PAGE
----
08-06-2009 06:10 PM
I think the 2 families are very interesting. The at times seem like one family, with Maria caring for everyone.
Anna provided for her brother, by getting the land. But it seems that since then, her problems now have gotten worse. Maria seems to need to take care of Anna as much as the children.
08-06-2009 06:38 PM
I find myself wondering what they were like as children, too.
In another time and place, the relationship between Maria and Anna would probably be very distant. Maria takes care of Anna out of necessity, and because there just isn't another option. They would not be friends in any situation. When I see two siblings (Anna and T) who are so different in their adult lives and how they deal with adversity, I wonder what their childhood home was like.
I am really enjoying the story!
08-06-2009 07:20 PM
Oh, I loved that!
Then, he comes home. Shandi's description here seems right on. The children cautiously move around him until Ivan takes Teodore's face in his hands, looks into his eyes, and proclaims "It's him." That scene brought tears to my eyes.
08-06-2009 07:24 PM
That was so touching.
Wasn't it awesome how Myron kept looking out for his father? He not only let his father keep his dignity, but he also showed him a lot of respect. Myron seems to have grown up very quickly and knows the value of honor and dignity. He wants his father to see how much he has grown, to see the things he has done, but not at the expense of Teodore's pride.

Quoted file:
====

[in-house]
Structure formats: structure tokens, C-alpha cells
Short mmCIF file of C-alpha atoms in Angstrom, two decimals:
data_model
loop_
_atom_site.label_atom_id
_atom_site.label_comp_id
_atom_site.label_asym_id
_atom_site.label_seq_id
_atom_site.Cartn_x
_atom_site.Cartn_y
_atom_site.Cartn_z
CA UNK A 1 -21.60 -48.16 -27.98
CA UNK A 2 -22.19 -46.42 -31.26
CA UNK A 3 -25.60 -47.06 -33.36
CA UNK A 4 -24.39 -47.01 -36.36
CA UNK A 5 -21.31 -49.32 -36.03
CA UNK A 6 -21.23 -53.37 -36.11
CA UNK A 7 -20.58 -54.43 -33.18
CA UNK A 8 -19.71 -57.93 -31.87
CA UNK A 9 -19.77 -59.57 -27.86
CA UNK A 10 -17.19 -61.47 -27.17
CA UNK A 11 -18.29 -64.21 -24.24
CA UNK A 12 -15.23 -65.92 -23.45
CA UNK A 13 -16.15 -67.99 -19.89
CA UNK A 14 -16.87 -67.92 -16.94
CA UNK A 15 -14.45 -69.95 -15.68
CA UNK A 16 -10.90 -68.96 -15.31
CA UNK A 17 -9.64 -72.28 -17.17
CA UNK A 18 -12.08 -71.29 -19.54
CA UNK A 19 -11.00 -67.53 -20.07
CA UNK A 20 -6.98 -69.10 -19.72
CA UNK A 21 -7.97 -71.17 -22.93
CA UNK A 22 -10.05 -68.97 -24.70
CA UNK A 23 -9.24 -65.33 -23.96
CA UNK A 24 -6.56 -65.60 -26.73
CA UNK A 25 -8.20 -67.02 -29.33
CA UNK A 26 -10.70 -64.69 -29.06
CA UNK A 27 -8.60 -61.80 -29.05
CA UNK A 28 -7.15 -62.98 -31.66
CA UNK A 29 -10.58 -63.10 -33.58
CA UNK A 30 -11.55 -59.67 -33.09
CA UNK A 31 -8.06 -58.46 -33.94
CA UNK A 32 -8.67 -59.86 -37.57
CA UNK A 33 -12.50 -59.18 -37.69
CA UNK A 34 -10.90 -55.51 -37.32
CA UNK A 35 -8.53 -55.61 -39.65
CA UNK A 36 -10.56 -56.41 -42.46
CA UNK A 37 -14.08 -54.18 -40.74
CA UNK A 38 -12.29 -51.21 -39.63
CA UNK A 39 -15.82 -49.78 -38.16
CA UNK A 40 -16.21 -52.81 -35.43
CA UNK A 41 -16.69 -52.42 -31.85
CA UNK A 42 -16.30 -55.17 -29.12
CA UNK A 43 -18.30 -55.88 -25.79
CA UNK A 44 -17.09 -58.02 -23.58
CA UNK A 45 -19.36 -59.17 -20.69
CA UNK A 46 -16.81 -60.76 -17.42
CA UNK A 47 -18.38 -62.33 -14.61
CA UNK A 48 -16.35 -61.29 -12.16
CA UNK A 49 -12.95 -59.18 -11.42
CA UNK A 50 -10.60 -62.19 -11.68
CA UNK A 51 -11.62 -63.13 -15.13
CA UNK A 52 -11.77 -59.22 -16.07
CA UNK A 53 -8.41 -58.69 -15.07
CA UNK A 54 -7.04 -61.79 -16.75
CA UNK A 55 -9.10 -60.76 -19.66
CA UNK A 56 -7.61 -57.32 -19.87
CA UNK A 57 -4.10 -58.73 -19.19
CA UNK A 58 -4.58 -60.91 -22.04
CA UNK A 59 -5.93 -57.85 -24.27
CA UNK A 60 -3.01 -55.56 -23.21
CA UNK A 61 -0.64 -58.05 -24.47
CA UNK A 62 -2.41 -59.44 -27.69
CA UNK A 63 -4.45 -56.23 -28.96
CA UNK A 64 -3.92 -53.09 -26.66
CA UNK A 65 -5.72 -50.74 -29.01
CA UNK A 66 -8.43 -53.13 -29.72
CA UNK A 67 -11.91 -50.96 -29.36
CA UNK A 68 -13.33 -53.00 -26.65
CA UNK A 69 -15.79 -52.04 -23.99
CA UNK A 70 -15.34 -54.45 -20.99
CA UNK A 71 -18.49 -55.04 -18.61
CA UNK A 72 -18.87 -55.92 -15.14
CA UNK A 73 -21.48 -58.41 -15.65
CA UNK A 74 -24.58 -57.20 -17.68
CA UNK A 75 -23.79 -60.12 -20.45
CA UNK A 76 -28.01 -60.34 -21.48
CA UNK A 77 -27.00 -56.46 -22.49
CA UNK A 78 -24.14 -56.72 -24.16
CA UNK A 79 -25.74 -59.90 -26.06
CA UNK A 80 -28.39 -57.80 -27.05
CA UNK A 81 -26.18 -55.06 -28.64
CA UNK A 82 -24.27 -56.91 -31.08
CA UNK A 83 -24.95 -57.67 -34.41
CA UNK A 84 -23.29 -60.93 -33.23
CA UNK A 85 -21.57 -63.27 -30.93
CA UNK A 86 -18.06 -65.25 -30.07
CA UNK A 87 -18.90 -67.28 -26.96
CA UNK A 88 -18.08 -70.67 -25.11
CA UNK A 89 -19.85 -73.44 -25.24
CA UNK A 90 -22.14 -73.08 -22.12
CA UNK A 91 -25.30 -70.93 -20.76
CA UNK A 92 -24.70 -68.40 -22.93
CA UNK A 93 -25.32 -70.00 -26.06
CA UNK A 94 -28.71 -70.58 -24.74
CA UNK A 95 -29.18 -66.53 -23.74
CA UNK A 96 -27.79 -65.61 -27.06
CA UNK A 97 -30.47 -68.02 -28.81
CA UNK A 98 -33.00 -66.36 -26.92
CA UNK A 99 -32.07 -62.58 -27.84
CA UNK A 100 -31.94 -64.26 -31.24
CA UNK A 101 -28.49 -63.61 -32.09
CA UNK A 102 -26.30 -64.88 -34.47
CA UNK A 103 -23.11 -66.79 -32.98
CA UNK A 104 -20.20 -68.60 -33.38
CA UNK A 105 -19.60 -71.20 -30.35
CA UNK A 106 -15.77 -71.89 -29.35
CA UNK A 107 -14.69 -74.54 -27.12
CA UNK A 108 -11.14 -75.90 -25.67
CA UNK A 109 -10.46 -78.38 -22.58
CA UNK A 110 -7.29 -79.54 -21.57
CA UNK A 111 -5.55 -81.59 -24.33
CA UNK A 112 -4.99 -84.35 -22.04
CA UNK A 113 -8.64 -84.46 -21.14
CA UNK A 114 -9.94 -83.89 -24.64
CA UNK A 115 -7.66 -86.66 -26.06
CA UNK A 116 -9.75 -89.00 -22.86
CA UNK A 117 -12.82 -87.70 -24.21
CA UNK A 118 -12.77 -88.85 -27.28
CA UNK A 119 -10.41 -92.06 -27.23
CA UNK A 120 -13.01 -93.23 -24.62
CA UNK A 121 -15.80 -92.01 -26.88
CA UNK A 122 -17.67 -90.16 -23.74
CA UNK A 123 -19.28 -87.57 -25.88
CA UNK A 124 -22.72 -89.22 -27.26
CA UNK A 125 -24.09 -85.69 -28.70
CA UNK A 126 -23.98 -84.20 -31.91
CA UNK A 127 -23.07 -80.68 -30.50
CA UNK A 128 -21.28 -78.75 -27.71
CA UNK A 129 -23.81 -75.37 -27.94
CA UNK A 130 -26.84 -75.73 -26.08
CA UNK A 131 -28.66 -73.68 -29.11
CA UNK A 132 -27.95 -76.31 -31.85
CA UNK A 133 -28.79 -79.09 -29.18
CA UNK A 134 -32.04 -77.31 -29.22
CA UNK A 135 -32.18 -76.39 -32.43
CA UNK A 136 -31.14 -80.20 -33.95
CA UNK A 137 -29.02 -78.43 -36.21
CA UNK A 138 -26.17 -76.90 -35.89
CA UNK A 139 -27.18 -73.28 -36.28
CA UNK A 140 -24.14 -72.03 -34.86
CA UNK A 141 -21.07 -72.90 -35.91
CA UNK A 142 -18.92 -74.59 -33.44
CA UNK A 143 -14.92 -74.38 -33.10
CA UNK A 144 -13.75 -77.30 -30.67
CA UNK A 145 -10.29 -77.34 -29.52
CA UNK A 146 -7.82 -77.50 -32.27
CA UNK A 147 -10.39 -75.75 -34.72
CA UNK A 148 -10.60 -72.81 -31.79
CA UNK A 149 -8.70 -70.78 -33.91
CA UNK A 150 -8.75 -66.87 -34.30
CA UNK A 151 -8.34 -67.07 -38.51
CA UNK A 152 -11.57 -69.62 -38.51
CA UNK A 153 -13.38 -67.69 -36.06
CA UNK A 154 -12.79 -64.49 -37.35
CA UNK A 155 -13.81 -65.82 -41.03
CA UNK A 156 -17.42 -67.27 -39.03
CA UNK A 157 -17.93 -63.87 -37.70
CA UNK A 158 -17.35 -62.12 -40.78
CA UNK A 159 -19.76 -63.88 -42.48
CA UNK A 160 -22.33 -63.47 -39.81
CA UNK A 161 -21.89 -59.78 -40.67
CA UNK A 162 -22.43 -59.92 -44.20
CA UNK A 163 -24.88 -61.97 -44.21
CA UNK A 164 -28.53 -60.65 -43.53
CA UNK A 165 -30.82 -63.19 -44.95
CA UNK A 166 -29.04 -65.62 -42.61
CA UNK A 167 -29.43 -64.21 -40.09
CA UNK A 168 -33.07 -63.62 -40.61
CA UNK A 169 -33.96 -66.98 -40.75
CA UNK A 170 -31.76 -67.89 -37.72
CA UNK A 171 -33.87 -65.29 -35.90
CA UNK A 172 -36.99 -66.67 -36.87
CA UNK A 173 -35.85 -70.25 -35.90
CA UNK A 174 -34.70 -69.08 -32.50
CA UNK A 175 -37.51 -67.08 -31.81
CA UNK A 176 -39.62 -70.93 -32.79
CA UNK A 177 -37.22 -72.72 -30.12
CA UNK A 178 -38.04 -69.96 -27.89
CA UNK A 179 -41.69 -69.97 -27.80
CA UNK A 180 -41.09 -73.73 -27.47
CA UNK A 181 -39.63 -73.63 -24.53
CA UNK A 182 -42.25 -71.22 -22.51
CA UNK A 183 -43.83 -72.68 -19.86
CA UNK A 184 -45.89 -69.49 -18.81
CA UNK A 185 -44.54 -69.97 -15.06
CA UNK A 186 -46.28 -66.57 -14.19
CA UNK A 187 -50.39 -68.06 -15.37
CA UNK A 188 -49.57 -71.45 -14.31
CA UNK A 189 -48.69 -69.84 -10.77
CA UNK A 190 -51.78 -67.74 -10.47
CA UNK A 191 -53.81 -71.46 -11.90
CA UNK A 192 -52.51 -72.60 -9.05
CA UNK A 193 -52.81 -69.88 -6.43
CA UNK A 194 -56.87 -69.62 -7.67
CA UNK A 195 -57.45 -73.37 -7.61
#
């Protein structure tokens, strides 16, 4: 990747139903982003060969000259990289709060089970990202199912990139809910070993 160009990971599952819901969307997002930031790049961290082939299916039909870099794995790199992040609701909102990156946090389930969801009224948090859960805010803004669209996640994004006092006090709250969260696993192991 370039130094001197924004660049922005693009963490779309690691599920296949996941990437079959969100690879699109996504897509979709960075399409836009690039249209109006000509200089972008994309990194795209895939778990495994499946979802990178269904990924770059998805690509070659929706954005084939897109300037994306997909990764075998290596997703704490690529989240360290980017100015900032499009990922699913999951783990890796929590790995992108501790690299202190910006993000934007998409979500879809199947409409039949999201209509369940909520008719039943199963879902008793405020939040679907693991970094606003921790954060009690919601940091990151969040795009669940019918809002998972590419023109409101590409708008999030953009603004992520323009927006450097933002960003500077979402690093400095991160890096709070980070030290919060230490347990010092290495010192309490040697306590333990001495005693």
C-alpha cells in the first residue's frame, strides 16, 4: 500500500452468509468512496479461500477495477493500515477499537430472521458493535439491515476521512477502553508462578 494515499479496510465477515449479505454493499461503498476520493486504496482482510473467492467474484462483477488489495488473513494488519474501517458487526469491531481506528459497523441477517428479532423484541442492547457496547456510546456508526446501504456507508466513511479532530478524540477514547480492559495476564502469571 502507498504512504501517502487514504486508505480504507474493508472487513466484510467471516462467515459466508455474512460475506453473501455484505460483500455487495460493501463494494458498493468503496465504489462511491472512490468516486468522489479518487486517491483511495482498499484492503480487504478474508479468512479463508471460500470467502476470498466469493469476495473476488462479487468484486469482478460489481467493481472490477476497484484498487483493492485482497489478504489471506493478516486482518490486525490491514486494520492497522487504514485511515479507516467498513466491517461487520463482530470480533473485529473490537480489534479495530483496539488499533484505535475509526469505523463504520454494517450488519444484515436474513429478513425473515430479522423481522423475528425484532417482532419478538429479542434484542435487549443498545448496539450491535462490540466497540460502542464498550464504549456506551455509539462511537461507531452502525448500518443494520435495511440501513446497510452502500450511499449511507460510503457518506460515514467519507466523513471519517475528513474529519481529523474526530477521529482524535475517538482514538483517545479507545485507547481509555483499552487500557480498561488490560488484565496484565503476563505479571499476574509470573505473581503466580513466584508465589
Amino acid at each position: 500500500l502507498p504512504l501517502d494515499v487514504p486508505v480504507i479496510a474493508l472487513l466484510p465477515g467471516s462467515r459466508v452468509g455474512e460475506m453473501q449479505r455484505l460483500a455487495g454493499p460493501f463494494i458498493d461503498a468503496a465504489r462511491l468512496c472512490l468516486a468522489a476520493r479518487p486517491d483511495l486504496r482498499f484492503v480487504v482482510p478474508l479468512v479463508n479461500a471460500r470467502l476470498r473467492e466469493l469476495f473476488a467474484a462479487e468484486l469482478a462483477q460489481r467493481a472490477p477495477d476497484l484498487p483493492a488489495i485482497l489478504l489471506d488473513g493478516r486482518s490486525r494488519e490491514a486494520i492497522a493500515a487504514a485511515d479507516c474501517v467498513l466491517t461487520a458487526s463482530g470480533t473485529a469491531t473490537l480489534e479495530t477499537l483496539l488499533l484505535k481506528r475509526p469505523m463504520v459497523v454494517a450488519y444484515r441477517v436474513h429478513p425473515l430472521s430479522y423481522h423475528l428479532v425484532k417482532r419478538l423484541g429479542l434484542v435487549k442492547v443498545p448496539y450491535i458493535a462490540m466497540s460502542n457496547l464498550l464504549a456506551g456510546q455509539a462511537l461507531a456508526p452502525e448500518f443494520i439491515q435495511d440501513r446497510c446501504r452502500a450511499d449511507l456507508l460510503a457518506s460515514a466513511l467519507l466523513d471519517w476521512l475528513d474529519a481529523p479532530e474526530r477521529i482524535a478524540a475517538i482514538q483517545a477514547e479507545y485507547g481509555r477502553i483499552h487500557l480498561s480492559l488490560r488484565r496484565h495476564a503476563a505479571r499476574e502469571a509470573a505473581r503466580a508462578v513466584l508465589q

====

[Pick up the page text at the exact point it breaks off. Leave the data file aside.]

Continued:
Wow, such a lot of contrasts and contradictions between the two families and also the characters. I thought DStaff summed it up very well. I am also curious about Myron. I think being the head of the family while his father was away puts him in an awkward position now that his father has returned. I had wondered if maybe he had looked up to Stefan, as the only man around. But, he did maintain his father's dignity as Teodor struggled with the plow.
08-07-2009 12:52 PM
"I'm unsure why Anna and Maria are not better friends. After all, they lived out there in the middle of nowhere for a long time together - when both of the men were away. I'm surprised Anna doesn't tell Maria about what her husband is up to and also why Maria doesn't seem to want to know too much about what is up with"